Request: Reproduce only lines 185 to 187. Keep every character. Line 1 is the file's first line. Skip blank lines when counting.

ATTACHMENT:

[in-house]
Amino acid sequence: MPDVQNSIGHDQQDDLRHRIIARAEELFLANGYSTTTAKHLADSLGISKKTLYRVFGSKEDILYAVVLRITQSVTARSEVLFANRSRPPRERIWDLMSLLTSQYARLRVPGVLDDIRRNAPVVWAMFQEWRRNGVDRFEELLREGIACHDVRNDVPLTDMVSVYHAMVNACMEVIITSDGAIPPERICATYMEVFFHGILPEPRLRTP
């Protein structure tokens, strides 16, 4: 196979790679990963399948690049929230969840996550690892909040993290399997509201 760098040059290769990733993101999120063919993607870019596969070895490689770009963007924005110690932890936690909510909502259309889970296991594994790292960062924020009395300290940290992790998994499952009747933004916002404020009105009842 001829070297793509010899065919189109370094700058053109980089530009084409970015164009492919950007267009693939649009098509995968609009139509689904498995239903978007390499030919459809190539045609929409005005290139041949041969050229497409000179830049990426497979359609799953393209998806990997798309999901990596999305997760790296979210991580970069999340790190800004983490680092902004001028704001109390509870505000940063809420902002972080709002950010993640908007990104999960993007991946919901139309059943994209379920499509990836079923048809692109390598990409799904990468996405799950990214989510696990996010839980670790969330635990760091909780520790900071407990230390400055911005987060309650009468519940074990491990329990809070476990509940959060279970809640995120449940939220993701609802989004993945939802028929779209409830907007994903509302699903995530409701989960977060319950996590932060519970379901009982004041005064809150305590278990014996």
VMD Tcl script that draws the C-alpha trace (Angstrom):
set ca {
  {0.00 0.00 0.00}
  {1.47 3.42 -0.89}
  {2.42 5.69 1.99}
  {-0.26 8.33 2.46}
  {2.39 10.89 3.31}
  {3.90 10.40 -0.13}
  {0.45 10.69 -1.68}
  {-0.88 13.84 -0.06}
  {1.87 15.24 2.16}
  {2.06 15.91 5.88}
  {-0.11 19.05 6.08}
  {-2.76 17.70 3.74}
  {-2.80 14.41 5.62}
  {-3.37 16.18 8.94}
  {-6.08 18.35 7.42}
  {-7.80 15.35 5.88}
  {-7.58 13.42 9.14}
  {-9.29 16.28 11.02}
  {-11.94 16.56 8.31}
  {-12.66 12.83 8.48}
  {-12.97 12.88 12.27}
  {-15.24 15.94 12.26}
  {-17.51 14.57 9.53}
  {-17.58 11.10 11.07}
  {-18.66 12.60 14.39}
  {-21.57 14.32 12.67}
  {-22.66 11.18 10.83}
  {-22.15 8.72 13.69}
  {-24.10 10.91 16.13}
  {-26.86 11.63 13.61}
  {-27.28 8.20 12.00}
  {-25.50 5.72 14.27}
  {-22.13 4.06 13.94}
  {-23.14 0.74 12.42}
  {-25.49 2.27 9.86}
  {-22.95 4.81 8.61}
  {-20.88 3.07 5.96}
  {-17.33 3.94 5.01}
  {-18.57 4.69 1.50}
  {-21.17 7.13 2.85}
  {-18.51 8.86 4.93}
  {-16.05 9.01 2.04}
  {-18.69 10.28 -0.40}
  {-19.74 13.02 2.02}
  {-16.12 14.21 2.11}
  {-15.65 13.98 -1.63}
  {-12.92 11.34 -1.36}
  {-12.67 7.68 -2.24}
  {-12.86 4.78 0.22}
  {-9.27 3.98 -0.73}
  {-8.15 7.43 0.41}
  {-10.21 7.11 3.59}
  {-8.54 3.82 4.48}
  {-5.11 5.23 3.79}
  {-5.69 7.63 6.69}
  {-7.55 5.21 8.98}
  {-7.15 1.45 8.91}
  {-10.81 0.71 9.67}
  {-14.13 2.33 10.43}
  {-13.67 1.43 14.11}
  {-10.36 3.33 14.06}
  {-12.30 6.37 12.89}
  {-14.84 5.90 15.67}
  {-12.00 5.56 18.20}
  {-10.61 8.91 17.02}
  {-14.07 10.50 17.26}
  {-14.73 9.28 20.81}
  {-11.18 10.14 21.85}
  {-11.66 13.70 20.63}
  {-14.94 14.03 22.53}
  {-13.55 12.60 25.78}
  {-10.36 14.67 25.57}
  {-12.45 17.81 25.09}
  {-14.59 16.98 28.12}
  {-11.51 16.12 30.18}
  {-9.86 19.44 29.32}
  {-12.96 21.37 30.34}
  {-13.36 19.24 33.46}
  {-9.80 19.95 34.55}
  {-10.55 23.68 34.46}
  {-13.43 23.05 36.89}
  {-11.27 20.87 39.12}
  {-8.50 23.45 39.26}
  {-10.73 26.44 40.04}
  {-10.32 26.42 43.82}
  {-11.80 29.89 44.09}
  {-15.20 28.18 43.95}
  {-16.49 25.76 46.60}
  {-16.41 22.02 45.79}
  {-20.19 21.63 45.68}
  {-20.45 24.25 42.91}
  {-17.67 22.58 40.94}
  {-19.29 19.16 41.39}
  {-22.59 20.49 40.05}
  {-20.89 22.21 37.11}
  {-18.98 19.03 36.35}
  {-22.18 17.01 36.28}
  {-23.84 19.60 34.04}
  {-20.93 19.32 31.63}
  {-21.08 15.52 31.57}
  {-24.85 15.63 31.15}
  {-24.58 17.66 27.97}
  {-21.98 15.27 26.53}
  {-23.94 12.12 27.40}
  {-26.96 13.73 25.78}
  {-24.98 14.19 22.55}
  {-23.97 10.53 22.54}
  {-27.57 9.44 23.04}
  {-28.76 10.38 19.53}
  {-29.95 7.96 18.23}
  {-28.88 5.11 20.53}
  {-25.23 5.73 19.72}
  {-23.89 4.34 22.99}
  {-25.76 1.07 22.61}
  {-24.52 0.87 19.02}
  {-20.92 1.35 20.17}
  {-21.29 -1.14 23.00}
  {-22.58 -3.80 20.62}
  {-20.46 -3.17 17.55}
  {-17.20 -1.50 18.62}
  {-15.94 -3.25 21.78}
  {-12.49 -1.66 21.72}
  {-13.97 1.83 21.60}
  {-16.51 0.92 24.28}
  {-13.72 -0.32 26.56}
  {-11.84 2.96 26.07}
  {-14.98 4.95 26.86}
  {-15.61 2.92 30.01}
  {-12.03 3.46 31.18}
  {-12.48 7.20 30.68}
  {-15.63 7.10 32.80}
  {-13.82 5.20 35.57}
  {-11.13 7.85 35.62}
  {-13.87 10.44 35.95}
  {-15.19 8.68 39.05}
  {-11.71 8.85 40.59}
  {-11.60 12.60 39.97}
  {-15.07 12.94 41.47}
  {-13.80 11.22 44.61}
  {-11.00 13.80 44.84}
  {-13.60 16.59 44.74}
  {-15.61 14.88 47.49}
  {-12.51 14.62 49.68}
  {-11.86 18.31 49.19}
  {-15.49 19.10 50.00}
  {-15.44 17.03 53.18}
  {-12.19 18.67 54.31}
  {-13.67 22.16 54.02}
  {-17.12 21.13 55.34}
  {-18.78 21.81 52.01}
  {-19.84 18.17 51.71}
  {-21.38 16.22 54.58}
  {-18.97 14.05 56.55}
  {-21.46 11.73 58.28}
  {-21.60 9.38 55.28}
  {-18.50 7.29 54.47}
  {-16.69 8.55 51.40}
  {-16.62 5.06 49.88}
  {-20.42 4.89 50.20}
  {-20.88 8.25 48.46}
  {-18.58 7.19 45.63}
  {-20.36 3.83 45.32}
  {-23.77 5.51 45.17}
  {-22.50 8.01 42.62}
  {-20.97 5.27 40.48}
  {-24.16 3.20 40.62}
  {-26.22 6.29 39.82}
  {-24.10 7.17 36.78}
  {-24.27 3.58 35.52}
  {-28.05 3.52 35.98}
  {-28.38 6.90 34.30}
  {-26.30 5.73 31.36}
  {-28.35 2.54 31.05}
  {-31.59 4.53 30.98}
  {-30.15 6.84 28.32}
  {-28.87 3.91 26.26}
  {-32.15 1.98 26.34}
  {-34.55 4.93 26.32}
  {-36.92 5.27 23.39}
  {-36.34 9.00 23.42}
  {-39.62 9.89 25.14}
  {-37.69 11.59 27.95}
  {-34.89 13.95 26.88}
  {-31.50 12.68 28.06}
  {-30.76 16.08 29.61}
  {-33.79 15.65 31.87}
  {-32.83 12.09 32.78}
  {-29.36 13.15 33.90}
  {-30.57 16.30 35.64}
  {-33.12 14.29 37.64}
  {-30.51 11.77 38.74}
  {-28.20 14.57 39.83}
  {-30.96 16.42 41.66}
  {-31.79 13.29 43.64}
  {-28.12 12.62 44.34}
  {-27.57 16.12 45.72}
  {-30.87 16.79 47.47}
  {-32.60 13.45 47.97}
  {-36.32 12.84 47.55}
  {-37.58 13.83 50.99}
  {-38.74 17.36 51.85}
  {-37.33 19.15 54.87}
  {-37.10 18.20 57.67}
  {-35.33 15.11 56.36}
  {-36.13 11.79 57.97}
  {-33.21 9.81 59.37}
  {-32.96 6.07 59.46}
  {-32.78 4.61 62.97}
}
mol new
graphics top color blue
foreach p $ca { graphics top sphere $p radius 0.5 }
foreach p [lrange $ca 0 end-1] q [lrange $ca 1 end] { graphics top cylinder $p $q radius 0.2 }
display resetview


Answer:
  {-36.34 9.00 23.42}
  {-39.62 9.89 25.14}
  {-37.69 11.59 27.95}